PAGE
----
August 29, 2001

While stressing that there is no indication it could happen soon, Atlantic coastlines in Europe, Africa and the Americas are under threat from a monster wave of Hollywood -- even Biblical -- proportions, scientists have warned.

They fear that a massive landslide following a major volcanic eruption in the Canary Islands would send a 300-foot wave across the Atlantic, causing devastation to coastal towns and cities.

British and U.S. scientists who have issued the warning predict that, in the worst-case scenario, the tidal wave would destroy the coasts of Florida and Brazil.

Spain > Canary Islands > Florida > Rick Scott. Hey, it could happen! In other news, the Yellowstone Caldera is way overdue to destroy the USA as we know it. Finish doing your shopping before the 21st. Well, it was good while it lasted. Sayonara!
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Viva_La_Revolution Donating Member (1000+ posts) Send PM | Profile | Ignore Wed May-11-11 02:20 PM
Response to Original message
5. Updated article.. 7 dead, many injuries
The Spanish government has confirmed seven deaths following a magnitude 5.3 earthquake in Lorca.

The quake had a focal depth of just 1km and hit the southern coast of Lorca at 6.47am local time. It followed a smaller 4.4 magnitude earthquake about two hours earlier.

Lorca mayor Francisco Joda confirmed four initial deaths, telling Spanish radio station Ser they were caused by cave-ins and falling debris immediately after the quake. More fatalities have since been confirmed.

There are reports a child is among the deceased.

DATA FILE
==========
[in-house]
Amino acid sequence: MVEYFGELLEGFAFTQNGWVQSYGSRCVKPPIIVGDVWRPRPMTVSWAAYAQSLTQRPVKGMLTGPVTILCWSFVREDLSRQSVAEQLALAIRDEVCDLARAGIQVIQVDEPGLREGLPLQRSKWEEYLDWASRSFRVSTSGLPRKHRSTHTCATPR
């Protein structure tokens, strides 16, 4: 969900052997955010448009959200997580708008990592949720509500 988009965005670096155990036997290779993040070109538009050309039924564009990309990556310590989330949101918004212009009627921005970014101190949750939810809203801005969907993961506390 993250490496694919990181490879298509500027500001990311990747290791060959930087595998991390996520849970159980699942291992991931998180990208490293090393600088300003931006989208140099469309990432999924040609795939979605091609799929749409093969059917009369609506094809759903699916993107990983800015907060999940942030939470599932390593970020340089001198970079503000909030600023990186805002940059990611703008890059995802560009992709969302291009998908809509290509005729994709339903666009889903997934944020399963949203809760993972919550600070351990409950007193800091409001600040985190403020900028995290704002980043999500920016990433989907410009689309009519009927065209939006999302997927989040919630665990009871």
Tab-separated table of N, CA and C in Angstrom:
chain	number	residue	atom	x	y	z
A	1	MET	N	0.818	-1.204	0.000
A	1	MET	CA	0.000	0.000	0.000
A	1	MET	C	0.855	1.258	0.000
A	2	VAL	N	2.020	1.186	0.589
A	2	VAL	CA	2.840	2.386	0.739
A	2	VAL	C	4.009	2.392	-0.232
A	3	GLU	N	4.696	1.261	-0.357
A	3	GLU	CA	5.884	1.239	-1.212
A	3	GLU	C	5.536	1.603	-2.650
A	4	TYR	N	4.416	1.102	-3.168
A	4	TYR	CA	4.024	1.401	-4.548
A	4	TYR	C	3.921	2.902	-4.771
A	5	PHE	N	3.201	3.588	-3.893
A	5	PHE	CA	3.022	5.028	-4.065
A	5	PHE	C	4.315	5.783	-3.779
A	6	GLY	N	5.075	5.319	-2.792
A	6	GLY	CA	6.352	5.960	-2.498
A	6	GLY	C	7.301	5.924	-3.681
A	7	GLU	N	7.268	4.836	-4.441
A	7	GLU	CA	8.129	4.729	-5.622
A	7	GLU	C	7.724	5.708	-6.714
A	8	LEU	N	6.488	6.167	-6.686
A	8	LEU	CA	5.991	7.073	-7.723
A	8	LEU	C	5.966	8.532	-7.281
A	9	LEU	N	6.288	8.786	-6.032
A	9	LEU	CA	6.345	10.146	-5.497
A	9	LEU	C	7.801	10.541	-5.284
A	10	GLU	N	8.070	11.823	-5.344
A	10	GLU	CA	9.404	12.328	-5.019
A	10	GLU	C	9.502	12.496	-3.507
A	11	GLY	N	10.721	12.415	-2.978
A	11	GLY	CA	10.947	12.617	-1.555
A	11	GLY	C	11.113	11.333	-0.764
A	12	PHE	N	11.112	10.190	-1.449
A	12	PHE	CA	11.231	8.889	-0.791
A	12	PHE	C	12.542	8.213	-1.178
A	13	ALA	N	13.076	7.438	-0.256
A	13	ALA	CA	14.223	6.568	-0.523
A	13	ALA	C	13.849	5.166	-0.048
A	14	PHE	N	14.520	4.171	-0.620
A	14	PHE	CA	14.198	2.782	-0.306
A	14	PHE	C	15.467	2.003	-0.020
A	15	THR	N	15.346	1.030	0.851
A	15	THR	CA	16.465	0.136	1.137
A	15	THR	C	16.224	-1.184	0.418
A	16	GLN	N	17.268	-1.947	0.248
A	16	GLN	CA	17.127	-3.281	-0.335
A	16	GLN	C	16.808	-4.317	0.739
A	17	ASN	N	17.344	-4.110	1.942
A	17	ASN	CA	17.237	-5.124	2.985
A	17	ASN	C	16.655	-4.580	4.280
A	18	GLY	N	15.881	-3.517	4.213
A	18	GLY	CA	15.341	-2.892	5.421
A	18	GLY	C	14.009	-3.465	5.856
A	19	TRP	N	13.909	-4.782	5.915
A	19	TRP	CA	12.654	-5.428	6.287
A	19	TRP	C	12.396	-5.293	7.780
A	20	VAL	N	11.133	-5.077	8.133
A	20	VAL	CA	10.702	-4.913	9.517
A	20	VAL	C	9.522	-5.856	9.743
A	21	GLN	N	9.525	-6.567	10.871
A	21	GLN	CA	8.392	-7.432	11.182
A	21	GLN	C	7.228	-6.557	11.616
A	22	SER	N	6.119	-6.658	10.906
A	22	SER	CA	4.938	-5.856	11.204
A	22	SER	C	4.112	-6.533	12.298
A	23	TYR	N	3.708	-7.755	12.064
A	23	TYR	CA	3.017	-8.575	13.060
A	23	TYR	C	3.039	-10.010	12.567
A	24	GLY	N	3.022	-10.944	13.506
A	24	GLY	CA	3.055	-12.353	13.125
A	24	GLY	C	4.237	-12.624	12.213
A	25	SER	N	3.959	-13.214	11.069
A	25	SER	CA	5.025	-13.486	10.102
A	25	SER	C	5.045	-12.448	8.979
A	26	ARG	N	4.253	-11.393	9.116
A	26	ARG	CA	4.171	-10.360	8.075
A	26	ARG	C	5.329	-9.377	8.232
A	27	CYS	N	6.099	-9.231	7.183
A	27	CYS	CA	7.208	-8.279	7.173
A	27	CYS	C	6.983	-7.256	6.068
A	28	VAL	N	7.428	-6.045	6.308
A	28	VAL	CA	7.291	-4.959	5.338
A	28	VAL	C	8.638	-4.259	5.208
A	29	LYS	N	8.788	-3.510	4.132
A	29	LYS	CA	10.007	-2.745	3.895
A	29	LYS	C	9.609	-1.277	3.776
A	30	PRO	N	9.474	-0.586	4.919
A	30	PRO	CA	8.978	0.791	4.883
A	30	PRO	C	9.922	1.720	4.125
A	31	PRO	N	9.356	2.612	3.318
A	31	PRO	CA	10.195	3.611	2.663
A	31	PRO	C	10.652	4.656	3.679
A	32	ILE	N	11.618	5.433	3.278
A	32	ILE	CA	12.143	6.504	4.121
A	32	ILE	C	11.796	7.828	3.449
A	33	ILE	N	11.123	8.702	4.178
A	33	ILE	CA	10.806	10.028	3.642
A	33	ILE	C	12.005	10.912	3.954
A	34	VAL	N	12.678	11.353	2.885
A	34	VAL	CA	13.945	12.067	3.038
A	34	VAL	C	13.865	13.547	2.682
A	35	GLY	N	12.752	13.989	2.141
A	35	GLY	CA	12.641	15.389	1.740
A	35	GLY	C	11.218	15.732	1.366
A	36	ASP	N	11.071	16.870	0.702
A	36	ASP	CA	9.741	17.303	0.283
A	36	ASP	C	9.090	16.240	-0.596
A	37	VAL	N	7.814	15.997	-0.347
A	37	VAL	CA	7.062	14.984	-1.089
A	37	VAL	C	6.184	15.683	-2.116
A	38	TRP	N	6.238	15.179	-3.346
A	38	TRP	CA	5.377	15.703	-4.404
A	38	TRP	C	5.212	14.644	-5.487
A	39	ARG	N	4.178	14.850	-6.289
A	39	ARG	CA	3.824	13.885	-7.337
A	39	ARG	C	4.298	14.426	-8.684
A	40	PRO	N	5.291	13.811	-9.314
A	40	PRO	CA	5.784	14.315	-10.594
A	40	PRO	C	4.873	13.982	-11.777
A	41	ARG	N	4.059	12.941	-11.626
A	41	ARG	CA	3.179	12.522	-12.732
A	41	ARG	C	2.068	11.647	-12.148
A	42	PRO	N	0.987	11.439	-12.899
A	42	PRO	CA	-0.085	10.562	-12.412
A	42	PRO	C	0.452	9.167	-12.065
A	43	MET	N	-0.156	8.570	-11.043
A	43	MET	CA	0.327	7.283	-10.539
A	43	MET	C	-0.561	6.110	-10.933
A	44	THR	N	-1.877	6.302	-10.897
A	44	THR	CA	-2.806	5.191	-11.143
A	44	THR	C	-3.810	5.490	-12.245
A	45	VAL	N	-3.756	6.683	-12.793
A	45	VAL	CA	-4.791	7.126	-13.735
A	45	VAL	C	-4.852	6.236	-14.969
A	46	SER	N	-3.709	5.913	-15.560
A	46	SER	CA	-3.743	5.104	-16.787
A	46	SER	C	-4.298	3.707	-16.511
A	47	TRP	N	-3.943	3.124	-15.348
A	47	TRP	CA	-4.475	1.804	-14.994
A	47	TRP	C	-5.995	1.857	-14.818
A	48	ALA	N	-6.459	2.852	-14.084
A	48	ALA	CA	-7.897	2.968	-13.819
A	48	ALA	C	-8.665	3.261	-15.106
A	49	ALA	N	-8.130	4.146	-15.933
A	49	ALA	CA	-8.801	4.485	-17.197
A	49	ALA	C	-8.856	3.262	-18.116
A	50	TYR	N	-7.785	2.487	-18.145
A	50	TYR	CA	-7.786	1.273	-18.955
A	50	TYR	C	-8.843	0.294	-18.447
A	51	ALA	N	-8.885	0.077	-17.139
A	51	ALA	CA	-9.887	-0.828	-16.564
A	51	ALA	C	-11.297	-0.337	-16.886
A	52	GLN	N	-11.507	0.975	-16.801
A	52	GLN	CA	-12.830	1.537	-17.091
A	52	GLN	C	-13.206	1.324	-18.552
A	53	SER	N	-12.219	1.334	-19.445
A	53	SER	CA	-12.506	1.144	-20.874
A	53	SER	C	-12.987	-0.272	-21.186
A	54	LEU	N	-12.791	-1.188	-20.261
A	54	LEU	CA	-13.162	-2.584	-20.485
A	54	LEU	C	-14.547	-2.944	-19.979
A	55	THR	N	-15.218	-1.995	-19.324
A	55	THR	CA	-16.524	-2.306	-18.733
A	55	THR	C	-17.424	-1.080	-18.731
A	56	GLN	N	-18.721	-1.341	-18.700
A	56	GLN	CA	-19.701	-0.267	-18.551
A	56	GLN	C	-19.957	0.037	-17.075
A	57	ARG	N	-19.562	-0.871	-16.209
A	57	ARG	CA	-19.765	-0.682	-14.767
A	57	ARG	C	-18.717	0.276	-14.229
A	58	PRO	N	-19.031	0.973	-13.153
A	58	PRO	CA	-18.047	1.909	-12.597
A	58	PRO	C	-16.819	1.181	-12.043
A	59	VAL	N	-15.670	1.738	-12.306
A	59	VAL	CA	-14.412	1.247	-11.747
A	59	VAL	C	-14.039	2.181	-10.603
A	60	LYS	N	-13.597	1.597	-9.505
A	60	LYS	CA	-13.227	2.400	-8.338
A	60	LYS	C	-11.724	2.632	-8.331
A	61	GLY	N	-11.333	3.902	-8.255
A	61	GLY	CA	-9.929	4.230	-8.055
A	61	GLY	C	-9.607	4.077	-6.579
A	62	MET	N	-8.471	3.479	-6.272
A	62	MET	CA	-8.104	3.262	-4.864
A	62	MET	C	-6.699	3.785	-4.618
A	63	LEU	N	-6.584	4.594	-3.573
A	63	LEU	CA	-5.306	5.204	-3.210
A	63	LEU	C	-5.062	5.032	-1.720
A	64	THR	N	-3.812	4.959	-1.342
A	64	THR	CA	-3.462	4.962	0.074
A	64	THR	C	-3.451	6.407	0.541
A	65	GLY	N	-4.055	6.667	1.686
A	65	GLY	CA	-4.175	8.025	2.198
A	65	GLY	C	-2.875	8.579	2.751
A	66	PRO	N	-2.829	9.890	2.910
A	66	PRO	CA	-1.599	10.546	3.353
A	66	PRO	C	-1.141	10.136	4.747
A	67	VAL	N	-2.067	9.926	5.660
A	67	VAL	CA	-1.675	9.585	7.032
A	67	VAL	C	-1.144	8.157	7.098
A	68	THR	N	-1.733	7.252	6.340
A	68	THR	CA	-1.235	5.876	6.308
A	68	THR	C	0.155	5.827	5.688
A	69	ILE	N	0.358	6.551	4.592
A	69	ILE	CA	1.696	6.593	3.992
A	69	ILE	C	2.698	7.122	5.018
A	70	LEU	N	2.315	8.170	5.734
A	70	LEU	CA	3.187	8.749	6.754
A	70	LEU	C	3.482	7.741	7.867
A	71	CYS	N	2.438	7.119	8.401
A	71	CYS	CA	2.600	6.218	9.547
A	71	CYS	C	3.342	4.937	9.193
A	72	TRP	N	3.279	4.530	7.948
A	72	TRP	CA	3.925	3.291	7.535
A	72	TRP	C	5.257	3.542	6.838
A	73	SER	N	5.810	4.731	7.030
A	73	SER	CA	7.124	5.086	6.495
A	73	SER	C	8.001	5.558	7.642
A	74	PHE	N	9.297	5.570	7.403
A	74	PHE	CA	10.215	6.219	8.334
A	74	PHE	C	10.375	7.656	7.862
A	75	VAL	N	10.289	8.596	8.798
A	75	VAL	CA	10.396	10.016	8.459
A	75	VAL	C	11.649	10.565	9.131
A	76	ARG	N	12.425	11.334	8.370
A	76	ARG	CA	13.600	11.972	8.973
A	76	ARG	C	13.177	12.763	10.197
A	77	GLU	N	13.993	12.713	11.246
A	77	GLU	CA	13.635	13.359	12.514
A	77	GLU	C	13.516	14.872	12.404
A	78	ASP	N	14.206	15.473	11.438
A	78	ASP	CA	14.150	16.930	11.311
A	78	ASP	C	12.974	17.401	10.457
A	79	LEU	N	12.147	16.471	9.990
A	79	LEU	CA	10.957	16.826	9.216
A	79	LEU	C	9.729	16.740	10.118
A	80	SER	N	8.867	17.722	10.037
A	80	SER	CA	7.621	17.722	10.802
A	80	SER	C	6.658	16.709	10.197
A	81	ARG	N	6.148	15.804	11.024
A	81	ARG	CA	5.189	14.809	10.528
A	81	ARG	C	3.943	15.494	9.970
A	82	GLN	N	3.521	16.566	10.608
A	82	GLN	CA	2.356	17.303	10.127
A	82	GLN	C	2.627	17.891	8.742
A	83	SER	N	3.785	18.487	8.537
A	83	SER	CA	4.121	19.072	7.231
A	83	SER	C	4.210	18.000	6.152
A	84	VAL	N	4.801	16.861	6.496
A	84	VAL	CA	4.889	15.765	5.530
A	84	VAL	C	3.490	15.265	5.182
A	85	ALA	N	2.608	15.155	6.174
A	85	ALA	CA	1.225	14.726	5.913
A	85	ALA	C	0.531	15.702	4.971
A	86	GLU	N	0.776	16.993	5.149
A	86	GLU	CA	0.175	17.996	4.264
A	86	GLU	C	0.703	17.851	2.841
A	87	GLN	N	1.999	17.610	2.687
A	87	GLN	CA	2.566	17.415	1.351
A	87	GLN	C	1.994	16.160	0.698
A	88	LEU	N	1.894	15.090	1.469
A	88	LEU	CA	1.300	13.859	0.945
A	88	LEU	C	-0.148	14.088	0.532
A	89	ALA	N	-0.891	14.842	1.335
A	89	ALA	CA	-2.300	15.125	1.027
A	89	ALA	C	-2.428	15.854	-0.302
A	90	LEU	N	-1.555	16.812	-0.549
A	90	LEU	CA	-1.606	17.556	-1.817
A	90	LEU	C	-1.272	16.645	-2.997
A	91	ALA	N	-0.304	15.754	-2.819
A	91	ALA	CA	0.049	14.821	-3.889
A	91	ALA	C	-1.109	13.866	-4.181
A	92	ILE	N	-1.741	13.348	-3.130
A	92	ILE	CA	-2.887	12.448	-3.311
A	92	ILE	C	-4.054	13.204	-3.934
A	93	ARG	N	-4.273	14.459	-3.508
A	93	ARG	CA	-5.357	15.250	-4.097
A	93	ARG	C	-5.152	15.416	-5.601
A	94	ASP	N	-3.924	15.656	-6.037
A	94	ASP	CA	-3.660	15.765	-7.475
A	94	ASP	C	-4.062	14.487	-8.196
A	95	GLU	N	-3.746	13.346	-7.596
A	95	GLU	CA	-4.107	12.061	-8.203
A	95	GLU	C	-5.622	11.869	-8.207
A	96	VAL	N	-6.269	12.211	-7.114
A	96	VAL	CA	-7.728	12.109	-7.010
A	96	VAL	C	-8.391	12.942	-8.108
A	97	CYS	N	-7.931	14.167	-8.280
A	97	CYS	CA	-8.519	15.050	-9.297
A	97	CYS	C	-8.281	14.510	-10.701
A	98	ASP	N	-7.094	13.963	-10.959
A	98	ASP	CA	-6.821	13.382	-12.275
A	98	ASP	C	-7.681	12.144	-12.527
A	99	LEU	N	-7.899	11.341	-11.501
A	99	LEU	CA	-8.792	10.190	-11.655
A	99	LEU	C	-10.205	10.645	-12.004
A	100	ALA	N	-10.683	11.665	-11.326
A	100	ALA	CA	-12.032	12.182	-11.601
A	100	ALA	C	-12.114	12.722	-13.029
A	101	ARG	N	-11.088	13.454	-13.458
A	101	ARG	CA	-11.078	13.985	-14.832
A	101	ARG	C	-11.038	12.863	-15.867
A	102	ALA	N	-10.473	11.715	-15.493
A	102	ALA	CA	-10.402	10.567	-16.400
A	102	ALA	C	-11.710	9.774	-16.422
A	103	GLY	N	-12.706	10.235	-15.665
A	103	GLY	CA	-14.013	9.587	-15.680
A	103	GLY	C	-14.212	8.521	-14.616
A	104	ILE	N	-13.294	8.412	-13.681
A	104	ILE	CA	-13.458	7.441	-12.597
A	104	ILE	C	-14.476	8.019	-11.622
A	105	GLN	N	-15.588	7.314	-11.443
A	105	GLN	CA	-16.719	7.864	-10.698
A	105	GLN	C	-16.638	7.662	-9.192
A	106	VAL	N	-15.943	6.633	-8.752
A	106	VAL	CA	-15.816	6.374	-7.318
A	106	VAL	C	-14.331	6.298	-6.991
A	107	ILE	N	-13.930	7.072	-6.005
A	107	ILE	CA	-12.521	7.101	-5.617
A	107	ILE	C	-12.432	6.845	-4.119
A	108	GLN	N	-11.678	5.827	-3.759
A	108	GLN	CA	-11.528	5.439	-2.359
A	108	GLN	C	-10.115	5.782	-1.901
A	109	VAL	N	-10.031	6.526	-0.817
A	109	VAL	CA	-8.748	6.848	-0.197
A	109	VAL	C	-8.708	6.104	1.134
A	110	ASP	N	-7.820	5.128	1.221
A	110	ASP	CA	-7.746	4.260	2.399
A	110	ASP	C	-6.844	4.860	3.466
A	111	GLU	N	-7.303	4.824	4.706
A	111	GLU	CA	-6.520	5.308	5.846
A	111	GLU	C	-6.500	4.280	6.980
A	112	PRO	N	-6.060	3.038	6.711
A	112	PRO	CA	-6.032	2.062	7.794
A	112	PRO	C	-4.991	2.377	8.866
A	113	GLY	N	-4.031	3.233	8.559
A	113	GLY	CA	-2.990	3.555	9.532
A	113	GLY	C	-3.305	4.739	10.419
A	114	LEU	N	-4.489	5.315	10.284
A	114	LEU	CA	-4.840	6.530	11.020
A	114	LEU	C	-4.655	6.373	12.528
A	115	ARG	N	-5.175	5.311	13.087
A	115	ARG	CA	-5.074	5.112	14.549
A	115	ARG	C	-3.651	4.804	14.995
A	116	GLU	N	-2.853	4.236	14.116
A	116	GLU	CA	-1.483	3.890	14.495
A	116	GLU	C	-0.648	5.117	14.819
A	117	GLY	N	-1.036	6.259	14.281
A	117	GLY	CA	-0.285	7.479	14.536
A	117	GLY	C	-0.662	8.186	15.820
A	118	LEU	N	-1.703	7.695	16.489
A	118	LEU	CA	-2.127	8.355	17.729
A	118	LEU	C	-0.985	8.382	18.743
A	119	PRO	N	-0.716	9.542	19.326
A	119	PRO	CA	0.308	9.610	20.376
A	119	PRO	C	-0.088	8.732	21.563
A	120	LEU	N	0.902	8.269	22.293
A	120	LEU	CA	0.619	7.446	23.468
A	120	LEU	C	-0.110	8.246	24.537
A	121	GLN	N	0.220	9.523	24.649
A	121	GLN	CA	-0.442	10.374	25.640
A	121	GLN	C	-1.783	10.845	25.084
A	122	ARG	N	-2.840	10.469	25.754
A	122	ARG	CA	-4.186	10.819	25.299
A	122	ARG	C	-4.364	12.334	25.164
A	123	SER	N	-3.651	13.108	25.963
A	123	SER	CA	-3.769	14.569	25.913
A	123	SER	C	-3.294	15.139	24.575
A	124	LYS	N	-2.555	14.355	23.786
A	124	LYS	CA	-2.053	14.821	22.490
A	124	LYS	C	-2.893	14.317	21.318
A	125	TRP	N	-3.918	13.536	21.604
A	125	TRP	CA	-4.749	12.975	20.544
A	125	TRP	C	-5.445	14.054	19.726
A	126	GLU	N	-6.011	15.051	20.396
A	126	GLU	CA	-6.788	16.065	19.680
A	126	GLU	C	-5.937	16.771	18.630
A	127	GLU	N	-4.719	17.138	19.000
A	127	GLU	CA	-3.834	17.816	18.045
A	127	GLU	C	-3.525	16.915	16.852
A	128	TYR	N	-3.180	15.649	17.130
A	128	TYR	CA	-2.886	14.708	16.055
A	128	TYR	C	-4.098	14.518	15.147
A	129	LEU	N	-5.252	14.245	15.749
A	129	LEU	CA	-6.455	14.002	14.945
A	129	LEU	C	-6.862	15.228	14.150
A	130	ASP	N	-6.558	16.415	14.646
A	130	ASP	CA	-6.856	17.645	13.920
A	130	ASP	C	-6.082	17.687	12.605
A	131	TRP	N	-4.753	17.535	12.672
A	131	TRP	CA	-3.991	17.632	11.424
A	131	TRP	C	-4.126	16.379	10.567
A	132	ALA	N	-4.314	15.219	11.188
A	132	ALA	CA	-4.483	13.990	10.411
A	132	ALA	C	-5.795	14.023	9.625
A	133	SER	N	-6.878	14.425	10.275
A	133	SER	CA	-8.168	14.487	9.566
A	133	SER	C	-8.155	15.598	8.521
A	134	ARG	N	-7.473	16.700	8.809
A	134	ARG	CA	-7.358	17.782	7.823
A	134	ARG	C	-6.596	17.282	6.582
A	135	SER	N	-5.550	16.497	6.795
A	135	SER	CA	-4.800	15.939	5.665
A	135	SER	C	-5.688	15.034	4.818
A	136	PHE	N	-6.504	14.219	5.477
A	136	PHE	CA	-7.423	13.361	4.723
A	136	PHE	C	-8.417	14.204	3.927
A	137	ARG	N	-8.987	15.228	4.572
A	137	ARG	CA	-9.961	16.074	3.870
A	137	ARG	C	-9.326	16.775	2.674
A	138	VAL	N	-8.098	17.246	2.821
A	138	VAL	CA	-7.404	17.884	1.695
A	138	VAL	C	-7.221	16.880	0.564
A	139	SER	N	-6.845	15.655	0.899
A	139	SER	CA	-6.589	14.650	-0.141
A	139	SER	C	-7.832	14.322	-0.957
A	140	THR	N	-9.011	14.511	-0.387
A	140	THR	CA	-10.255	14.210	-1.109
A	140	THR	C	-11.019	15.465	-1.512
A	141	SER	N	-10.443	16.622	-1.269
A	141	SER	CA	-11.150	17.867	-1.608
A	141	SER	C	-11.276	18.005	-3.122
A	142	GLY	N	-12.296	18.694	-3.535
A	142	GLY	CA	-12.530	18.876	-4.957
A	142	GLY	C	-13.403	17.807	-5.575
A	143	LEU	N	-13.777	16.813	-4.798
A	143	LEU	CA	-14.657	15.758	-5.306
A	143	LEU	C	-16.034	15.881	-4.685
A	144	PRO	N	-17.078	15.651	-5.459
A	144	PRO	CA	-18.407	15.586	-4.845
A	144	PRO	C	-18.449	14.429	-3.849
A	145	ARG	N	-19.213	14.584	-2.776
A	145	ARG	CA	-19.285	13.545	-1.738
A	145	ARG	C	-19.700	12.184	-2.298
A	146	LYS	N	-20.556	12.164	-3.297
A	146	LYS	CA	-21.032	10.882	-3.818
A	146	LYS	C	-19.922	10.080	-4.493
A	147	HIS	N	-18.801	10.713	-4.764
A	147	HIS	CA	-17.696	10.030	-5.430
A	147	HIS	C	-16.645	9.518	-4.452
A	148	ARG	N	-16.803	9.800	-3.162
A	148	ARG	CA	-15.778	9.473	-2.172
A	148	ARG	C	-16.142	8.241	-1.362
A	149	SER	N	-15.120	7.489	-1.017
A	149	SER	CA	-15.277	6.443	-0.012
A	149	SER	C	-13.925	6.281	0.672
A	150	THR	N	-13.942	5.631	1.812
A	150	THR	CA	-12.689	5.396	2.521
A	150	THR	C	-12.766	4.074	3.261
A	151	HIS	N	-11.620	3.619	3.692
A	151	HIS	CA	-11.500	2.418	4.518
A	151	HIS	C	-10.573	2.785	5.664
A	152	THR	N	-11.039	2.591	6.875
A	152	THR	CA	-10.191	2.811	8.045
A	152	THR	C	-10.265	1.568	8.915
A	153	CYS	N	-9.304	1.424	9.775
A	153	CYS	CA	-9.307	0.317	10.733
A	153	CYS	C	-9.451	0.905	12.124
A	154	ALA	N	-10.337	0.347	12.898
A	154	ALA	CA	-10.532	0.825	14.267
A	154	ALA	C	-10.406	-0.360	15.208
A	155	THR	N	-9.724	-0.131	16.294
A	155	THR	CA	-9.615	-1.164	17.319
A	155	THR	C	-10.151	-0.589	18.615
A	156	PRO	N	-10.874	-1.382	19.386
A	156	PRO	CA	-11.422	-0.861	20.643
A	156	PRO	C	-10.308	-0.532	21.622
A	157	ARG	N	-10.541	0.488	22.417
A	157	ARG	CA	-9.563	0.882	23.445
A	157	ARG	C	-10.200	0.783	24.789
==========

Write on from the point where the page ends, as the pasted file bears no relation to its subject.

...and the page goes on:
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dipsydoodle Donating Member (1000+ posts) Send PM | Profile | Ignore Wed May-11-11 03:02 PM
Response to Original message
7. Earthquake hits southern Spain, ten dead
Edited on Wed May-11-11 03:08 PM by dipsydoodle
At least ten people were reported dead and dozens injured after an earthquake shook southeastern Spain on Wednesday, toppling historic buildings in the medieval town of Lorca.


Spain is at moderate risk of earthquakes. On average every 200 years an earthquake of over six on the Richter scale occurs. In 2007 an earthquake of 6.3 magnitude struck the region in Cabo Sao Vicente on Portugal's southern coast, with no reports of damage or casualties.

There is an odd irony here.

Rome 'gripped' by earthquake prediction fear

The Italian capital, Rome, might be a little quieter than usual on Wednesday.

This is because thousands of residents are said to be taking the day off fearing the city is about to be struck by an earthquake.

The prediction was made by scientist Raffaele Bendandi decades ago, but many people are apparently taking it seriously.

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comtec Donating Member (1000+ posts) Send PM | Profile | Ignore Wed May-11-11 03:06 PM
Response to Original message
8. buildings in the villages are like nothing you've ever seen before
ancient in general. some centuries old. just together because there hasnt been a stiff breeze.
my ex inlaws live in a tiny village outside of Salamanca, in a new (very nice) building. it has no steel in it iirc. it's all foot thick brick and adobe. perfectly fine for Spain, not so much for anyplace that gets quakes.

I havent heard back from them yet, but im sure I would have heard from my ex if anything bad had happened.

so yeah... my thoughts and prayers are with the people of spain.
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dipsydoodle Donating Member (1000+ posts) Send PM | Profile | Ignore Thu May-12-11 04:20 AM
Response to Original message
9. Spain earthquake: Thousands in Lorca sleep out in fear
Thousands of people have spent the night outdoors in the southern Spanish town of Lorca after an earthquake which killed at least eight people.

The magnitude-5.2 tremor toppled several buildings after striking at a depth of just 10km (six miles), 120km south-west of Alicante.

Lines of cars lay crushed under tonnes of rubble after Spain's worst earthquake for 50 years.

Wednesday evening's quake came about two hours after a 4.4-magnitude tremor.